Former Defense Secretary William Cohen told RT’s Larry King what he thinks of President Trump’s Cabinet picks, why he is uncomfortable with the president’s decision making, and what he thinks of putting Iran on notice.
Cohen Group chairman and CEO William Cohen explained to Larry King:
“A possibility that a nuclear bomb will destroy an American city…or a city anywhere in the world,” keeps him awake at night just as it did when he was at the Pentagon.
“Once that happens, the likelihood of an existential threat to our existence on the planet becomes more real.
Bill Perry, my predecessor in office, who’s a physicist, the father of stealth technology, has written a book about it, Going to the edge of this abyss, that was saying rather than focusing on how we can reduce the number of weapons.
We have our president talking about maybe South Korea should have its nuclear weapons, maybe Japan should have its nuclear weapons, maybe the Saudis should have their nuclear weapons.
The more nuclear weapons we have in existence, the greater the danger is to our existence. That keeps me awake at night,” he said.
In January, former Maine Senator and Secretary of Defense Cohen introduced and endorsed Trump’s nominee for Defense, retired General James Mattis at the confirmation hearing.
“I know Secretary of Defense Mattis because he worked for me as a young colonel when I was at the Defense Department. I got to know him. I watched him over the years. I’ve stayed in closed touch with him over the years,” Cohen said. “Not only…he is a great warrior, but he is a great scholar. He reads a lot; he has some 6,000 books in his library, most of which he has read, unlike many people who have other thousands of books. He is constantly studying world affairs; philosophy, the art of combat; and the art of negotiating. So I felt very, very comfortable having a man like him in that position, given the very difficult times we live in.”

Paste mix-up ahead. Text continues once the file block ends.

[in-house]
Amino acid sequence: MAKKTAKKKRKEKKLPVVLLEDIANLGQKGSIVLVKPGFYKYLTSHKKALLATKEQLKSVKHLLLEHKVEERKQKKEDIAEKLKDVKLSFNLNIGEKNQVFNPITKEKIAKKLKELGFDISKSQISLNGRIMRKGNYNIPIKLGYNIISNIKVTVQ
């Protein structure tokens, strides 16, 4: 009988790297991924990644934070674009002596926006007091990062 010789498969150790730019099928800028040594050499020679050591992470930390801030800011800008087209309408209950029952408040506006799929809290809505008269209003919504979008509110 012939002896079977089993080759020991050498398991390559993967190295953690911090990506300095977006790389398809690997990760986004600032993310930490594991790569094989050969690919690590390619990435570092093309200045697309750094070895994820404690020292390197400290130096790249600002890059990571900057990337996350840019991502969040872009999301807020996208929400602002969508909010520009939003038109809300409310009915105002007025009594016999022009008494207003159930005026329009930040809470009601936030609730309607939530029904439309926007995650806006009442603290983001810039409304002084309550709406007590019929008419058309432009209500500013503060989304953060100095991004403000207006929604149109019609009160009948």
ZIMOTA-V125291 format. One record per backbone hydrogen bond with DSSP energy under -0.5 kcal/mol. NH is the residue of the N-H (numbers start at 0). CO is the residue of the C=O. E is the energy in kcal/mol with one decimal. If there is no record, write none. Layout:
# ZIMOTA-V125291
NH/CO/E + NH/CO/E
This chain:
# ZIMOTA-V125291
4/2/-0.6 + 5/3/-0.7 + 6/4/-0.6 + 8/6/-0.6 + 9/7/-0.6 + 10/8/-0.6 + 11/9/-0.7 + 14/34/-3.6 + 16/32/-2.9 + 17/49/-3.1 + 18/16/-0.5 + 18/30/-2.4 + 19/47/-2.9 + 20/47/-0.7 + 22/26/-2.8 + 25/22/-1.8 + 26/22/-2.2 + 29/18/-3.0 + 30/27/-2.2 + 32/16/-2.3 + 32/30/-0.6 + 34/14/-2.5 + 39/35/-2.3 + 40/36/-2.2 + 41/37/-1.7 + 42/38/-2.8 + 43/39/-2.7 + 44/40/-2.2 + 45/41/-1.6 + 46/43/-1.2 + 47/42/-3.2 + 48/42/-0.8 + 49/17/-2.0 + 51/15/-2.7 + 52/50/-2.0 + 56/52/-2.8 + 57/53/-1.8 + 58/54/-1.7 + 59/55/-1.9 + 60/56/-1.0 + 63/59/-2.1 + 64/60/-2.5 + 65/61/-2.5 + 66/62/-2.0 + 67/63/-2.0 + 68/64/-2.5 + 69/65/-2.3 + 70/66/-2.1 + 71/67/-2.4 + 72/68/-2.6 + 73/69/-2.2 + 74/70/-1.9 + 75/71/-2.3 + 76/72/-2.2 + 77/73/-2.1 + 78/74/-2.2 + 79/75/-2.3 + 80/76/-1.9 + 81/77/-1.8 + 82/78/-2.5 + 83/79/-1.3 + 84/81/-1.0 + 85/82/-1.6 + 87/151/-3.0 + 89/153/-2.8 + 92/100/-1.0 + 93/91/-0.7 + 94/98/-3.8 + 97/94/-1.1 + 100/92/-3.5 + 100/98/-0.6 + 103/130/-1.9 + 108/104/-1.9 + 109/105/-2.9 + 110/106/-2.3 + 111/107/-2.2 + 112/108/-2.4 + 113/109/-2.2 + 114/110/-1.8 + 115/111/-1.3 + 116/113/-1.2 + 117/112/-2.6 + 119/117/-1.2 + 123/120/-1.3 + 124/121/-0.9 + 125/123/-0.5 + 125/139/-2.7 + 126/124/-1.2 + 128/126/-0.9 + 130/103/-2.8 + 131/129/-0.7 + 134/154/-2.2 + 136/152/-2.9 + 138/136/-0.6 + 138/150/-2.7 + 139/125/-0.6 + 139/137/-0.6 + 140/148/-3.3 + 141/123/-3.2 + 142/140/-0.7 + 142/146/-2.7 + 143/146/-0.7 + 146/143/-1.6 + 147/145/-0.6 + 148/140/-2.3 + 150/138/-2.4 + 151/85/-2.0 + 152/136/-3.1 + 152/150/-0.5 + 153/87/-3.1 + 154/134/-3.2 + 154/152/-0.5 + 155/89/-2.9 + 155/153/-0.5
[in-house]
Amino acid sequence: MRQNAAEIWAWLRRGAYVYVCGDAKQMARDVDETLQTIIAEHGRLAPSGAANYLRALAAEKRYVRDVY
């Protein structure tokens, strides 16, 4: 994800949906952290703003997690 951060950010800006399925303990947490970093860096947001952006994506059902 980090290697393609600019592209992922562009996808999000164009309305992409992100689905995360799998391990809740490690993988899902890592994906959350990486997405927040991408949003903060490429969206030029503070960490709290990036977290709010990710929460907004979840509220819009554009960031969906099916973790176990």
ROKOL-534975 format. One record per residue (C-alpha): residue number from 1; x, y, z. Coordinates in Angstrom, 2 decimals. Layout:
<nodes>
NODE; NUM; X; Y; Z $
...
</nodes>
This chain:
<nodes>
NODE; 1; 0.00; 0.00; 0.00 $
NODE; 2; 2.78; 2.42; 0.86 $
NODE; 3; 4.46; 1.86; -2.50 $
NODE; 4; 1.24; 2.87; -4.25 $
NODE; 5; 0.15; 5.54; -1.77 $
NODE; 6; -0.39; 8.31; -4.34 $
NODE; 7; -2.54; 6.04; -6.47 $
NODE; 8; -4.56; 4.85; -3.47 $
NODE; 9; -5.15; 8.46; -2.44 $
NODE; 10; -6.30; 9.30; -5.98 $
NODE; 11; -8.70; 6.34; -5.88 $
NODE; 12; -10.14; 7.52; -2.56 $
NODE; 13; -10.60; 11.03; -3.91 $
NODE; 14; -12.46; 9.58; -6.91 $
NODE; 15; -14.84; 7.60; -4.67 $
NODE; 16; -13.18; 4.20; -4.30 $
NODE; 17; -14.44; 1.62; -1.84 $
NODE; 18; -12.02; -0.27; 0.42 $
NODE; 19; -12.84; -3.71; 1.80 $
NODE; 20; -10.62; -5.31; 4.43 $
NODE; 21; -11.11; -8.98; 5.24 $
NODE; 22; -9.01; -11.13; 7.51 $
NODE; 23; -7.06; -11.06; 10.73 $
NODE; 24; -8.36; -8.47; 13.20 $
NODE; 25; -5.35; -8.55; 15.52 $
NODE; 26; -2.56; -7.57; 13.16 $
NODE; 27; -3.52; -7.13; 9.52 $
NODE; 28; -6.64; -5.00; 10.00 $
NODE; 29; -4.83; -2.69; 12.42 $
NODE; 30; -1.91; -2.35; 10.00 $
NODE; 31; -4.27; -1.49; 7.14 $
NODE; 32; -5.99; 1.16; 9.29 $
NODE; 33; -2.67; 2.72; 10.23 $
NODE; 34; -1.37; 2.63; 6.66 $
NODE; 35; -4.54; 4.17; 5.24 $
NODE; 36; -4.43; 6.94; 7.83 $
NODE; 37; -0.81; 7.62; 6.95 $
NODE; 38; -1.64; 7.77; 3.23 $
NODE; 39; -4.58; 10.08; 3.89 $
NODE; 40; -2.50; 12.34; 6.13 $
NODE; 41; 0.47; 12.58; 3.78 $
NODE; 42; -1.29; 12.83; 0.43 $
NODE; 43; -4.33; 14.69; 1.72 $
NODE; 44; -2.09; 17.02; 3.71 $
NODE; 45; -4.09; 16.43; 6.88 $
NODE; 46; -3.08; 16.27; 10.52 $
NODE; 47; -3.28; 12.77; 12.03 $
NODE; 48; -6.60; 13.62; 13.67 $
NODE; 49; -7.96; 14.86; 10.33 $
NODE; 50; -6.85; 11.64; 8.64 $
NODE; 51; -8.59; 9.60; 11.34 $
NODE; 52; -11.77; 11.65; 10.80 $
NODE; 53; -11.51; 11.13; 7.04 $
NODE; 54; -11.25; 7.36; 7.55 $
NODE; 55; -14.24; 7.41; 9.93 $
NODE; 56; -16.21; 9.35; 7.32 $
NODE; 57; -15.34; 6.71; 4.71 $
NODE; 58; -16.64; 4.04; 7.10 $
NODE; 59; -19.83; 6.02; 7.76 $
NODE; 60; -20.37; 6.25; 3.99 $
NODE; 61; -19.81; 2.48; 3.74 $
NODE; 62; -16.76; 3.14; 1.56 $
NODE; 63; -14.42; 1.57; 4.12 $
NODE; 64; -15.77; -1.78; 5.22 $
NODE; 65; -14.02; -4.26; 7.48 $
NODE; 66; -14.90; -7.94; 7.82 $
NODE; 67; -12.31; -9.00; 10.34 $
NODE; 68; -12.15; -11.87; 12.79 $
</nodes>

He also explained why Mattis, with all his intellectual capabilities, is called ‘Mad Dog’: “there was no one who was fiercer in battle.”
“He is a warrior who – I hate to use the phrase leading from behind – but he is leading from ahead. He was always in the heat of the battle. He went to be with his men on the battlefield,” the former Pentagon chief said.
In Cohen’s opinion, Mattis is among the best Cabinet picks by President Trump.
“I have enormous respect for Rex Tillerson, as well. Don’t know him as well, but I have served with him on the board of the CSIS, Center for Strategic and International Studies, and I’ve been impressed. Obviously, no one gets to be chairman of Exxon Mobil for as many years as he has with the responsibilities he had as CEO, without being a man of great substance,” he explained.
“But I would say between the two of them we’ve got two very, very substantive and, I would say tried individuals. I think they can work together very well. Normally there is some tension between State Department, Defense Department. I was able to work with Secretary Madeleine Albright – work out our differences. Rex Tillerson and Secretary of Defense Mattis are going to be terrific together.”
Before the election, Cohen said he would be uncomfortable with President Trump making decisions on existential issues since he lacked the necessary knowledge of the military world, history and global affairs.
Not much has changed since then; he said “other than the fact he appointed good people – I take comfort in that.”
“My concern is whether or not he will listen to them, or whether he will be tempted to do what he has done as a businessman. That is to make decisions on his own – based upon what he feels is right,” Cohen told Larry King.
“My hope is that he has surrounded himself with really great people and that he will take their advice. We saw some of that, where he has come out in favor, for example, of waterboarding and more torture.
Mattis said: “No, that is not the way to go.” And what the President has said: “Well, you hear what my view is, but I defer to the Secretary of Defense. That is good news, but it is highly unusual. Usually, the Secretary of Defense is someone who defers to the President, and not the other way around,” the former Defense Secretary said.
Commenting on the US putting Iran on notice following Teheran’s testing of a ballistic missile, Cohen said the US has to be careful if that is seen as a red line.